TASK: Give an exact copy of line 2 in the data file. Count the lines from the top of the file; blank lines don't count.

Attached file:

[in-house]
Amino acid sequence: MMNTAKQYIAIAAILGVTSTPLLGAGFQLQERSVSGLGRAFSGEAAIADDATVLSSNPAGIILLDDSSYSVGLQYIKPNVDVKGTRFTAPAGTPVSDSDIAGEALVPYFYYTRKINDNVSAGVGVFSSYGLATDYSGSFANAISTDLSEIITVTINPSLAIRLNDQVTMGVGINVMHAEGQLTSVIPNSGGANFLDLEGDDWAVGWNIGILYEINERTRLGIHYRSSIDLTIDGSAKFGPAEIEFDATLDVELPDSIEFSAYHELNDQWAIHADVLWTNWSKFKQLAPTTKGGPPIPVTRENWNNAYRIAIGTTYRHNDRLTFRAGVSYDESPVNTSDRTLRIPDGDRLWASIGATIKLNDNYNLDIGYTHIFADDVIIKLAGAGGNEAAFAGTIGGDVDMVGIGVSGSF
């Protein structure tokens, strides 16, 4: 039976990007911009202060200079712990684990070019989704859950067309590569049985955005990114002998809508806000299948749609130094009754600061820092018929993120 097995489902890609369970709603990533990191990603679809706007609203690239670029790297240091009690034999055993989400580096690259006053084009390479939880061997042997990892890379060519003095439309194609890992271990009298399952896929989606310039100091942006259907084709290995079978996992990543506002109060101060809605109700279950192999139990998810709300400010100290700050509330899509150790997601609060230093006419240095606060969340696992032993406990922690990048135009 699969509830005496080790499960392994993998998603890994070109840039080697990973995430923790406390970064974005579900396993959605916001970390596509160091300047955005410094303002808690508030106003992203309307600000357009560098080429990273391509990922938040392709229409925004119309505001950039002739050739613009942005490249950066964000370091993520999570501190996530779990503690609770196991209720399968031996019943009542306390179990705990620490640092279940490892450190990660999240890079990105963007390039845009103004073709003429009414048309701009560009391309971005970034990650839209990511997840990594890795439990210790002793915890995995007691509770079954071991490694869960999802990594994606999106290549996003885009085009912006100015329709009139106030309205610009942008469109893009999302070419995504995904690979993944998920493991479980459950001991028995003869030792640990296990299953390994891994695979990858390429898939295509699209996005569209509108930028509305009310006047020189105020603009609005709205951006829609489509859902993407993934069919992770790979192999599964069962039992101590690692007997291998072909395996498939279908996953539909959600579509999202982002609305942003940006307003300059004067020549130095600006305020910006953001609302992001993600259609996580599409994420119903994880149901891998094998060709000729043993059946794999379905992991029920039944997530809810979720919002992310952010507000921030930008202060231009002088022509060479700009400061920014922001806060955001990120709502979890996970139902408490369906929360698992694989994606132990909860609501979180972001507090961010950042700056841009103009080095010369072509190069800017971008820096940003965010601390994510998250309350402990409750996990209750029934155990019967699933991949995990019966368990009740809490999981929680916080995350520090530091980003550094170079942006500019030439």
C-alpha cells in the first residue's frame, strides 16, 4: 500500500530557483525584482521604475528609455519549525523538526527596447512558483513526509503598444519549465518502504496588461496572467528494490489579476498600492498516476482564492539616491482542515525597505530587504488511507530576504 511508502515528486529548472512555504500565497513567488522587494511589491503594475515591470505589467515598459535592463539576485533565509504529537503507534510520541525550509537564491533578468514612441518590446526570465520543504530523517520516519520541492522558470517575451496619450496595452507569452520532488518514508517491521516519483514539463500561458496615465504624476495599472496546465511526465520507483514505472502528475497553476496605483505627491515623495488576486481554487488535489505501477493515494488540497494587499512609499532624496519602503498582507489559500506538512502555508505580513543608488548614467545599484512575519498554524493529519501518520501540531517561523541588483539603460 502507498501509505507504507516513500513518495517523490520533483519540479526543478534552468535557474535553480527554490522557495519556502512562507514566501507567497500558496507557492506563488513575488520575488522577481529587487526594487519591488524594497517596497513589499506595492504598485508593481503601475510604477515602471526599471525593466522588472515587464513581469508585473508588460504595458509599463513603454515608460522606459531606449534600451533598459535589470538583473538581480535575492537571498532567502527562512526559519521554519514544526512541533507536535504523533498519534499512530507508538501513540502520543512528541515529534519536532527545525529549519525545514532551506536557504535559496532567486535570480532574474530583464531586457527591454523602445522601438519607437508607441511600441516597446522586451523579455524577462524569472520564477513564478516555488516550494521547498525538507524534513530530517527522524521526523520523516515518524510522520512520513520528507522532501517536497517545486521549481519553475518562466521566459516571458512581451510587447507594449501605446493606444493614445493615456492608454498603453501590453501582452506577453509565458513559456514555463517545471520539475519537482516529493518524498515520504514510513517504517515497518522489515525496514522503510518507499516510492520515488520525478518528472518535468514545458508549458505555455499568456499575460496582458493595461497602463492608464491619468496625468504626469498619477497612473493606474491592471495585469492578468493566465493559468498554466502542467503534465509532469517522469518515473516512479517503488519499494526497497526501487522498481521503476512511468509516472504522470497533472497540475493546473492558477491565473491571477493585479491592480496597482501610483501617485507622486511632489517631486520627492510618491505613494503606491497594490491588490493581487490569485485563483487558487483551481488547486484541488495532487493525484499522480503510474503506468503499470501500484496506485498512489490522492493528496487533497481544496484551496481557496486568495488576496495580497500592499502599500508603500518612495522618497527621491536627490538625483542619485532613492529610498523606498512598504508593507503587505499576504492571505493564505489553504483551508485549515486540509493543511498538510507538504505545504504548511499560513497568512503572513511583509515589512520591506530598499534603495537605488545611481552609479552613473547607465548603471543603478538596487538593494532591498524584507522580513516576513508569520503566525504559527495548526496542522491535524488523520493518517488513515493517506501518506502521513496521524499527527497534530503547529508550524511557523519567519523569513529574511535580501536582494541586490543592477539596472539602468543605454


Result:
Amino acid sequence: MMNTAKQYIAIAAILGVTSTPLLGAGFQLQERSVSGLGRAFSGEAAIADDATVLSSNPAGIILLDDSSYSVGLQYIKPNVDVKGTRFTAPAGTPVSDSDIAGEALVPYFYYTRKINDNVSAGVGVFSSYGLATDYSGSFANAISTDLSEIITVTINPSLAIRLNDQVTMGVGINVMHAEGQLTSVIPNSGGANFLDLEGDDWAVGWNIGILYEINERTRLGIHYRSSIDLTIDGSAKFGPAEIEFDATLDVELPDSIEFSAYHELNDQWAIHADVLWTNWSKFKQLAPTTKGGPPIPVTRENWNNAYRIAIGTTYRHNDRLTFRAGVSYDESPVNTSDRTLRIPDGDRLWASIGATIKLNDNYNLDIGYTHIFADDVIIKLAGAGGNEAAFAGTIGGDVDMVGIGVSGSF